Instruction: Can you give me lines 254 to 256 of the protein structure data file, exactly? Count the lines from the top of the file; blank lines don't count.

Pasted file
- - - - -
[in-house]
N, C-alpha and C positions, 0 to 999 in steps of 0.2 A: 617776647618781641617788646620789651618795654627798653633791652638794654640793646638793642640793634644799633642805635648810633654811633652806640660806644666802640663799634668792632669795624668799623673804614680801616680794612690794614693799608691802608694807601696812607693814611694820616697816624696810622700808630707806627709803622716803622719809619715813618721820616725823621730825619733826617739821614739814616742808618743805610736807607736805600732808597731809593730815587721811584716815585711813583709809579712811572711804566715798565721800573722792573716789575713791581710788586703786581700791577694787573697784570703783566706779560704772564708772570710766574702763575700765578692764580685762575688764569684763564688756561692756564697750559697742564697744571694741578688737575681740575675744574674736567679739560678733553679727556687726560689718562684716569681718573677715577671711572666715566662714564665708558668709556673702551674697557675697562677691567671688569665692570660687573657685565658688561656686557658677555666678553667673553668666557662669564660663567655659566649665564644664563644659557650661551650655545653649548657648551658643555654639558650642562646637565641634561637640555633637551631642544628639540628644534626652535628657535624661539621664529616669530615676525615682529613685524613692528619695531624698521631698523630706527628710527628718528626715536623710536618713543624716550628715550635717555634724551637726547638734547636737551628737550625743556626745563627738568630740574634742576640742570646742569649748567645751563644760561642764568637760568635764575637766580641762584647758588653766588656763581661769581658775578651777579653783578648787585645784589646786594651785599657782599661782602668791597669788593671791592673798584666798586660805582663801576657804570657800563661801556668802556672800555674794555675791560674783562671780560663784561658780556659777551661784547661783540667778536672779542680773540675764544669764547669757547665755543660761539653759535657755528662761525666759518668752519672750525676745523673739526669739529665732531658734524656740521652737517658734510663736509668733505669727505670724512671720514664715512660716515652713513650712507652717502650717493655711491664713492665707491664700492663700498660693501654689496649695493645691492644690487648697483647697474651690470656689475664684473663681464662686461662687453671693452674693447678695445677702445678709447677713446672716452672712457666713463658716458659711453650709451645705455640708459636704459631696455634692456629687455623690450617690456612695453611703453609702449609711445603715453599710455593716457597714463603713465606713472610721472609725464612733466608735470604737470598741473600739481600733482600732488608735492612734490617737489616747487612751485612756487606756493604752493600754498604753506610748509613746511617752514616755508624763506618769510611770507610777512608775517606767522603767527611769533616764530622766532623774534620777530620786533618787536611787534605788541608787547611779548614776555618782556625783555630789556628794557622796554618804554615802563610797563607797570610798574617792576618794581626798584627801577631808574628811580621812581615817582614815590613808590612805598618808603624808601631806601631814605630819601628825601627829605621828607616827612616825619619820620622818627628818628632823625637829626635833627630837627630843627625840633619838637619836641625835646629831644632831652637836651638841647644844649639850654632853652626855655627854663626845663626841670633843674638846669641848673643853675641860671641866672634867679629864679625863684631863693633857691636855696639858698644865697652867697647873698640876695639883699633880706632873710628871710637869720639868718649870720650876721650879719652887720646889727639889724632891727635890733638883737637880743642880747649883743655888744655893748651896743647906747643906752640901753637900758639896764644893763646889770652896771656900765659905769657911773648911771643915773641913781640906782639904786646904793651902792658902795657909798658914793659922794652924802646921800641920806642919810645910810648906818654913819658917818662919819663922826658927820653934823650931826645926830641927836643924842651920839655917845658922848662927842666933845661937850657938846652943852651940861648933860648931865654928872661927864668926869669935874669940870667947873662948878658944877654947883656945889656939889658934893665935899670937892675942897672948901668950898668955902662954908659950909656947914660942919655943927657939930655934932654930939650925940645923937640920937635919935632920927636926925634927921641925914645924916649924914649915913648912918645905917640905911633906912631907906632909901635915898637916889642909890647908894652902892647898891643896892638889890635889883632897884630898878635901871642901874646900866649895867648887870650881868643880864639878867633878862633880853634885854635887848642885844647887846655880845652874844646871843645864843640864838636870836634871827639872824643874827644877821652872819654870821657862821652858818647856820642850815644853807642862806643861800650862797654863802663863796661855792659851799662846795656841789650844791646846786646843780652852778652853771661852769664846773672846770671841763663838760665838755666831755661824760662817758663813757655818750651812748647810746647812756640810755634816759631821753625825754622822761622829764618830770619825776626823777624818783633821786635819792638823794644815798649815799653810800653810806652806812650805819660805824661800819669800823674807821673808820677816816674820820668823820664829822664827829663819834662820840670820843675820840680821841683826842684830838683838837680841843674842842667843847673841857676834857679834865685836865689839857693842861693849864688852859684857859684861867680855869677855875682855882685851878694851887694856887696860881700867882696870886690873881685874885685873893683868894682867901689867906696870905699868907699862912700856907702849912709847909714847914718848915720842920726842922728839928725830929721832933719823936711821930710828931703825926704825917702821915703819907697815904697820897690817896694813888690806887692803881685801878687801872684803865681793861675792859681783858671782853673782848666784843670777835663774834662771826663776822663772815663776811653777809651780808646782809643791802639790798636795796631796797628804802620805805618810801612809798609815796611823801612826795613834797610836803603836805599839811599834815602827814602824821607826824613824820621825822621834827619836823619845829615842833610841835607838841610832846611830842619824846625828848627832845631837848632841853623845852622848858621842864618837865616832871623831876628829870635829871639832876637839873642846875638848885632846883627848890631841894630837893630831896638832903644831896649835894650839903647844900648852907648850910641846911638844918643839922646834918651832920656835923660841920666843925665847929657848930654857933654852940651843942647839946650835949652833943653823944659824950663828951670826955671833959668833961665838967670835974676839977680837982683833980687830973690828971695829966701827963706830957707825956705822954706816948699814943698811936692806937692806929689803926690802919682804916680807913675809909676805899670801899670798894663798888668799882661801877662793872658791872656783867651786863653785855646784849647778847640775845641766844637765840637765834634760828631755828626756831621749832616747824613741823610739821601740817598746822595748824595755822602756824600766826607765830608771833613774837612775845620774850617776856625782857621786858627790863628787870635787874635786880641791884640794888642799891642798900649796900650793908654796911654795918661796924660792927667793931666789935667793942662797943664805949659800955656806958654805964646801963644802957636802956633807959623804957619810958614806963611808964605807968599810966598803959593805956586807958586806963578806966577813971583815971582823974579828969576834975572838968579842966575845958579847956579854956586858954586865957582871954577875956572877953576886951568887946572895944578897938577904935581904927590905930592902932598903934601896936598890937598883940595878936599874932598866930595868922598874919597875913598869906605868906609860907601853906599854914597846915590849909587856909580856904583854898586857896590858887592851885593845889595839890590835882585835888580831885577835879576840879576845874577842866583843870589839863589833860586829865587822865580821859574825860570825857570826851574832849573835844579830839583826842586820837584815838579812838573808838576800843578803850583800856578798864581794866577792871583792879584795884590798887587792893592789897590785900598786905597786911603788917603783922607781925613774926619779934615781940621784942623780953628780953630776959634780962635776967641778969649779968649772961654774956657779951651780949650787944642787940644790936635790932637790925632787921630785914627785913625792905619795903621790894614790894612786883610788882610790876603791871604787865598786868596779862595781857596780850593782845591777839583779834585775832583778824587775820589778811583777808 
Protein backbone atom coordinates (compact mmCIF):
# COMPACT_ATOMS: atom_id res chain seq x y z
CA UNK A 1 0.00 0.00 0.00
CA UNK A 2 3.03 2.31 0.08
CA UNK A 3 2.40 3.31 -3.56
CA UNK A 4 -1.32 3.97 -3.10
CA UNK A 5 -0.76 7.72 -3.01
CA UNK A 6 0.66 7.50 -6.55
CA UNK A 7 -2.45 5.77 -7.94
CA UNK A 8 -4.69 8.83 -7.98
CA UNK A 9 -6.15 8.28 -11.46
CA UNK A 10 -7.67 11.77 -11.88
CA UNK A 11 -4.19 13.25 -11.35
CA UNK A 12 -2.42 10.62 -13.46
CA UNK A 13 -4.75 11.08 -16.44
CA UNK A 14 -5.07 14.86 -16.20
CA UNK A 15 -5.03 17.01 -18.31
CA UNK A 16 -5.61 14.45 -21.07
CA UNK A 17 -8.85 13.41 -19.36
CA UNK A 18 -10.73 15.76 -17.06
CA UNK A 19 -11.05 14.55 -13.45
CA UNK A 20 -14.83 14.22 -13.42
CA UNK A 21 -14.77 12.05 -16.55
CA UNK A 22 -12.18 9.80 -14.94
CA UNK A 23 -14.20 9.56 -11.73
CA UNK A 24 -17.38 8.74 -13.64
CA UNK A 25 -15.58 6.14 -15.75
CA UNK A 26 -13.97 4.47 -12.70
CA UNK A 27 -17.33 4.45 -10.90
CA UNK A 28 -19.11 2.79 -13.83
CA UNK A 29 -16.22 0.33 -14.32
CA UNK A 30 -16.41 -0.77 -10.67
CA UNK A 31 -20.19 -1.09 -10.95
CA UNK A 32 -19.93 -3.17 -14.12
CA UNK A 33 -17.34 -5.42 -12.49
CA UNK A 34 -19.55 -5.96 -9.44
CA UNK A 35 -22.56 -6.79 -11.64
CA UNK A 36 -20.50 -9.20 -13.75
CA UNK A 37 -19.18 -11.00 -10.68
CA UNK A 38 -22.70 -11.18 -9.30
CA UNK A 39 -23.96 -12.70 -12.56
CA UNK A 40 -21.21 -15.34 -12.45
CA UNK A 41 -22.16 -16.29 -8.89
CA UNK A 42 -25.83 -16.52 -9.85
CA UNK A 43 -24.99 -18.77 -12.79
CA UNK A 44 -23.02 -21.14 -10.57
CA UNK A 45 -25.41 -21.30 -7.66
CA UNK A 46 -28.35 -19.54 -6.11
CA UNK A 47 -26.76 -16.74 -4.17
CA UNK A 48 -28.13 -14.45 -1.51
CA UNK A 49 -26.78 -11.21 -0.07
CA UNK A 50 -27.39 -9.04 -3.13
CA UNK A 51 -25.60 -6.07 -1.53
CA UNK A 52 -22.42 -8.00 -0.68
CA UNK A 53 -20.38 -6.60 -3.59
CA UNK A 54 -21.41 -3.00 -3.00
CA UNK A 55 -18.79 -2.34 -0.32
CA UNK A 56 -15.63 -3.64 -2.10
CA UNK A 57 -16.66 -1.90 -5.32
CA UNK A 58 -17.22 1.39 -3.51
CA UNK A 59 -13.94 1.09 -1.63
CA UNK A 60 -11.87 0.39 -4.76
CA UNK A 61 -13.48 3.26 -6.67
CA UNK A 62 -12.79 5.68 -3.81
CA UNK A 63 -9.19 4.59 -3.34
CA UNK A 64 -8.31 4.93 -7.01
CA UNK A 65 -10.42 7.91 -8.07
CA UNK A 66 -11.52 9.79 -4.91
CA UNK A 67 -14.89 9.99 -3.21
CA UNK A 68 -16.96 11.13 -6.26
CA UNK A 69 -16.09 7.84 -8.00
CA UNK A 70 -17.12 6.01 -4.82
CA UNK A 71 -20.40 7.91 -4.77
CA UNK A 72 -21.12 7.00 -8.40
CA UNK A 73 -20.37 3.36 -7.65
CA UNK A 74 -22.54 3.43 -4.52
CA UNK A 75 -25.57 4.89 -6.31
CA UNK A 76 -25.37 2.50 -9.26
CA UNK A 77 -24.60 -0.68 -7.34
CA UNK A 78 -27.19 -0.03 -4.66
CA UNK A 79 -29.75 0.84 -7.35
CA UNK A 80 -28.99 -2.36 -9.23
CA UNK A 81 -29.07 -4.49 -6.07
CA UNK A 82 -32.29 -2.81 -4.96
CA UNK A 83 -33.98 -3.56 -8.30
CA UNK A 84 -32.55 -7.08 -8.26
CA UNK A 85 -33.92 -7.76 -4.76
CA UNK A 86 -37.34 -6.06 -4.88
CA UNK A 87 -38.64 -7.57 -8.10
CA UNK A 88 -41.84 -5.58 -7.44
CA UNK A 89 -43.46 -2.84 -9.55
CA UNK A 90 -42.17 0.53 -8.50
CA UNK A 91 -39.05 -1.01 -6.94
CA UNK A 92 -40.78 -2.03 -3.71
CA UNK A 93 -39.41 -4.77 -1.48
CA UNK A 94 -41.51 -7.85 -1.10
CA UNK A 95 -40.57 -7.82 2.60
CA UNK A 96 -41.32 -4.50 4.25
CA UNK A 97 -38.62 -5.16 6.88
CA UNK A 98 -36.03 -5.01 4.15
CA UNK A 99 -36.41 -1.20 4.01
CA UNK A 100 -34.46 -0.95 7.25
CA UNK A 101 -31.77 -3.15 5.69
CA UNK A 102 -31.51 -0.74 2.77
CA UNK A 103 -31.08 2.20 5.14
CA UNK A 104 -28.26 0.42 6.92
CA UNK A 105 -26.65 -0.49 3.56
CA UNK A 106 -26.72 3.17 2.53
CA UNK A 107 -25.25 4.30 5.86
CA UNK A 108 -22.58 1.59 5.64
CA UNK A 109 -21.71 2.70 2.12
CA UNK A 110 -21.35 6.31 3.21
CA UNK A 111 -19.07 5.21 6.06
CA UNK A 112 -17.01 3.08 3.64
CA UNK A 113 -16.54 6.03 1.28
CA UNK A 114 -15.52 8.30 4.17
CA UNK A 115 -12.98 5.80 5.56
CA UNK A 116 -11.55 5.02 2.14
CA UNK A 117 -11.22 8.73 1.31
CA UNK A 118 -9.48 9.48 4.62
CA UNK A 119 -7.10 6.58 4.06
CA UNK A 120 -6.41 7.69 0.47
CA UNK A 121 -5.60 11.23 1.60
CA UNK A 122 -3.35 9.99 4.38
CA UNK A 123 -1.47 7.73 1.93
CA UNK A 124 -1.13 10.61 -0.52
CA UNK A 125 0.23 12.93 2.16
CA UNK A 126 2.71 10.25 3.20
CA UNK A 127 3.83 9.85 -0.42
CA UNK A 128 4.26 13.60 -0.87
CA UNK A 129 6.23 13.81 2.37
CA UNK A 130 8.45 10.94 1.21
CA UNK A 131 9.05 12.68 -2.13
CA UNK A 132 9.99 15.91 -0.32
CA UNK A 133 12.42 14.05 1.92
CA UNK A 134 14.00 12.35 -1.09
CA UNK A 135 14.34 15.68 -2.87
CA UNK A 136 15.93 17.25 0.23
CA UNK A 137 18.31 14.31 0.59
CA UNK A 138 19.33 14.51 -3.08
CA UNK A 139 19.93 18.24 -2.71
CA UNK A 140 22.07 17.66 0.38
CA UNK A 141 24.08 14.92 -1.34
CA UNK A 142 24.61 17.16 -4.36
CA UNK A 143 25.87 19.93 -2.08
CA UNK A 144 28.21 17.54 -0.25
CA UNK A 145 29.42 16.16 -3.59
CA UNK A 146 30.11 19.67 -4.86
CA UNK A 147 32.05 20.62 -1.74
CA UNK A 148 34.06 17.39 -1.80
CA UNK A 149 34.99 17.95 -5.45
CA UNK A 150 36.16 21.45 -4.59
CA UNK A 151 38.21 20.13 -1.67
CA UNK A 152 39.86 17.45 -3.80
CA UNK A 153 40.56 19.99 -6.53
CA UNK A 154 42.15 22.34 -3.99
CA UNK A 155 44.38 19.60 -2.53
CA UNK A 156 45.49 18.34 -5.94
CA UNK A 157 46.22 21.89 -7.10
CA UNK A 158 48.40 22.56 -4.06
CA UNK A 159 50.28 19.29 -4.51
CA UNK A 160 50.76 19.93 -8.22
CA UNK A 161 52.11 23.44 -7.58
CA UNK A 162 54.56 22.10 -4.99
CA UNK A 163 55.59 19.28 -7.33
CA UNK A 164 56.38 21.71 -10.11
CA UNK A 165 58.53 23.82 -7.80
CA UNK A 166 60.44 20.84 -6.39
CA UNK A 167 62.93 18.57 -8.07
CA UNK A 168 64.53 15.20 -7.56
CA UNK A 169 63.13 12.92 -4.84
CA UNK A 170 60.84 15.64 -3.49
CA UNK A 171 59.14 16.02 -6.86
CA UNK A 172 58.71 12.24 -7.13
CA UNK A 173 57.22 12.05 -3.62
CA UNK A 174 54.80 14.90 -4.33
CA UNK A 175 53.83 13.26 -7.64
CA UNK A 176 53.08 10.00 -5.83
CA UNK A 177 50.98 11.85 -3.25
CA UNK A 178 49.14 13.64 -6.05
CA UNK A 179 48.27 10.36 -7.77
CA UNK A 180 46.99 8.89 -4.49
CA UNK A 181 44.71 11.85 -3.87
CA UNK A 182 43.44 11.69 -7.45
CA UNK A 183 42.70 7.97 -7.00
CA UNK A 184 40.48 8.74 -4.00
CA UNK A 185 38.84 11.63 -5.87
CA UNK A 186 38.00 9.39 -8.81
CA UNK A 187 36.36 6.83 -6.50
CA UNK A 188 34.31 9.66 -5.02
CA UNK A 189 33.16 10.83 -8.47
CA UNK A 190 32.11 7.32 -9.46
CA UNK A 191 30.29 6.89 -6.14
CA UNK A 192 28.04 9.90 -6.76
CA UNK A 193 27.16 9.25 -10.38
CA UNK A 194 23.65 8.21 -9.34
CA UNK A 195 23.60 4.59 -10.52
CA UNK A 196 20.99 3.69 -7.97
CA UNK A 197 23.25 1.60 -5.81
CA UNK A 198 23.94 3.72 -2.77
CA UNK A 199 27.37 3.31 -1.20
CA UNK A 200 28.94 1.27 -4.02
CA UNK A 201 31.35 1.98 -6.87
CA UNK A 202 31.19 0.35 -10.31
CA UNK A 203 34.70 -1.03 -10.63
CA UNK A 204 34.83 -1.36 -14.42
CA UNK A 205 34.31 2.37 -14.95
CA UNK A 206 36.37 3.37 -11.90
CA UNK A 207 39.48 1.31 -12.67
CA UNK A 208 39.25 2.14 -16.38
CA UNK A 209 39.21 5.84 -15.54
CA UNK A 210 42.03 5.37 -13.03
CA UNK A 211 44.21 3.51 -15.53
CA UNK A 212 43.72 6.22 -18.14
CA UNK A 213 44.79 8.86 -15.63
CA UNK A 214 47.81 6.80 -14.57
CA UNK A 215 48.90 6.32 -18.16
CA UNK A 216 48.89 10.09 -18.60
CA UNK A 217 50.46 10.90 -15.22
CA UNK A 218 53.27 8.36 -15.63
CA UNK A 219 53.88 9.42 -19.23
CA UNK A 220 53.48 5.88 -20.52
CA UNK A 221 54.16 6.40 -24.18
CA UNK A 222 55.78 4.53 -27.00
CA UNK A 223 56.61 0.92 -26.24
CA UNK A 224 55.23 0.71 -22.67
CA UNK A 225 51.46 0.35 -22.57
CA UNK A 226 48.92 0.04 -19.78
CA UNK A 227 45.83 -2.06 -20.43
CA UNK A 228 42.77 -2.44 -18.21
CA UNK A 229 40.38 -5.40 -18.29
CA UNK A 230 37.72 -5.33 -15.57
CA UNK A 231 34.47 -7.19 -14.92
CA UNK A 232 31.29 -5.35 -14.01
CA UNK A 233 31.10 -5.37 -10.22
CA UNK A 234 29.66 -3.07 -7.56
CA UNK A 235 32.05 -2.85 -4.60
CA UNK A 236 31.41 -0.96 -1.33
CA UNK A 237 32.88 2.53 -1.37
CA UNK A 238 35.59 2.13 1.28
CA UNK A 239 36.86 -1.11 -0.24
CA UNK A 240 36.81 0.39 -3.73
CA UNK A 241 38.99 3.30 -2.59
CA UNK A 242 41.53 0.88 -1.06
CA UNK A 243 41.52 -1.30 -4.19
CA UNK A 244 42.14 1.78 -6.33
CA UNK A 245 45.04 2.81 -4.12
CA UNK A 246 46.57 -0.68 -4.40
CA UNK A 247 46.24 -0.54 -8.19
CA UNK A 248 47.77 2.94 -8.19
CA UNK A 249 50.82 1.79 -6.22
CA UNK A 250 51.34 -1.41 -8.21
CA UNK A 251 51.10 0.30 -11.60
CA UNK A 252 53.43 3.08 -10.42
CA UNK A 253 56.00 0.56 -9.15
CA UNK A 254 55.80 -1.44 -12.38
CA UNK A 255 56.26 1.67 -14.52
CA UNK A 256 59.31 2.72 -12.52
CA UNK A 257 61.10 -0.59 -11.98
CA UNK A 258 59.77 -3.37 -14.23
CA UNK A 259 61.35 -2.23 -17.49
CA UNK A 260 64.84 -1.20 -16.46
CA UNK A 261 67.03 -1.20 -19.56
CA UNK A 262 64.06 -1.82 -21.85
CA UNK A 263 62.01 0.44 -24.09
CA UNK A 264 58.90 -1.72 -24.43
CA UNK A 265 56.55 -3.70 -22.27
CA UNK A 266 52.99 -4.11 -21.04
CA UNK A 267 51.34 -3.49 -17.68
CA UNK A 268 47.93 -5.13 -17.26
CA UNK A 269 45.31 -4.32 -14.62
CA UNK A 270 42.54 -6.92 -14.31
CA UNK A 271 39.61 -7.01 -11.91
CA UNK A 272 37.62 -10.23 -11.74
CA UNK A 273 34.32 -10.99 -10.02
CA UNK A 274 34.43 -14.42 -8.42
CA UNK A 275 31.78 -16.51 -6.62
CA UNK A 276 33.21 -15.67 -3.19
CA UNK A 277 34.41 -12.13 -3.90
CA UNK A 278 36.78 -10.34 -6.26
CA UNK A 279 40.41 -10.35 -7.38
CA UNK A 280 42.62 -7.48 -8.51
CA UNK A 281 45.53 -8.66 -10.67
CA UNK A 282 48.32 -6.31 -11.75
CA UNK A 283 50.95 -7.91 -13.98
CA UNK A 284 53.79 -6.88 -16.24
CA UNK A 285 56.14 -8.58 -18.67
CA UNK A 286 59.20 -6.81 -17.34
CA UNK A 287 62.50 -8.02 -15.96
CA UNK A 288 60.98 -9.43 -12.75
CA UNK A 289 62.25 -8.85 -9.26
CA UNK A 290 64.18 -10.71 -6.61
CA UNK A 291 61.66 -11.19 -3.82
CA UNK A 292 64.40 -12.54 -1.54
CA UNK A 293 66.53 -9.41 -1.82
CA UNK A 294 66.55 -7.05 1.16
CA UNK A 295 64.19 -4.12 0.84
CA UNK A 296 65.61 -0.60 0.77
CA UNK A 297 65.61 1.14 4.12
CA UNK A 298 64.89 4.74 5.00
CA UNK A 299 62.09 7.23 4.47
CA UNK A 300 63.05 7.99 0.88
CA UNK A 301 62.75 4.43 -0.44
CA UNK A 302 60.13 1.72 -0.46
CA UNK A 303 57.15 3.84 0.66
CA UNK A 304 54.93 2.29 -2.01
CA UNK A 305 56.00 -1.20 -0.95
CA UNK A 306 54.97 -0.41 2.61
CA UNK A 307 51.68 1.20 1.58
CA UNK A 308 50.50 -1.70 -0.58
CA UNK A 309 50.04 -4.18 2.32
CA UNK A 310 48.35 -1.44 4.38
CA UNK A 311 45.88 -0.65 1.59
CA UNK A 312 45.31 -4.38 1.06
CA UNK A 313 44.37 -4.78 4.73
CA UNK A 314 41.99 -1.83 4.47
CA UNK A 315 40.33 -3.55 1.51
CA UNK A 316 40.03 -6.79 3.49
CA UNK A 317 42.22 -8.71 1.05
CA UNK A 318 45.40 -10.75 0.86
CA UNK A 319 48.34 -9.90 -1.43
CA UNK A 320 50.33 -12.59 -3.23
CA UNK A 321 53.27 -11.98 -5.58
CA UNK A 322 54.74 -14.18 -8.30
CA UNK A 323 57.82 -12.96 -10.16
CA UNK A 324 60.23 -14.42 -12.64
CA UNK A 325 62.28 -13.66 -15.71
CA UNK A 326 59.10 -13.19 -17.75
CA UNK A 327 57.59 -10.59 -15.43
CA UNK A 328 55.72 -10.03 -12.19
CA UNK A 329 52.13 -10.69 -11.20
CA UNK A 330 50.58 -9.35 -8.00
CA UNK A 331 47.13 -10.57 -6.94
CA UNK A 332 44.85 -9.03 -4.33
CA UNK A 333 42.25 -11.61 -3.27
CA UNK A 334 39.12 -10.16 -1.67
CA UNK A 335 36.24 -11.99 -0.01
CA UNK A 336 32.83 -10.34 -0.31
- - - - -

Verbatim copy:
CA UNK A 250 51.34 -1.41 -8.21
CA UNK A 251 51.10 0.30 -11.60
CA UNK A 252 53.43 3.08 -10.42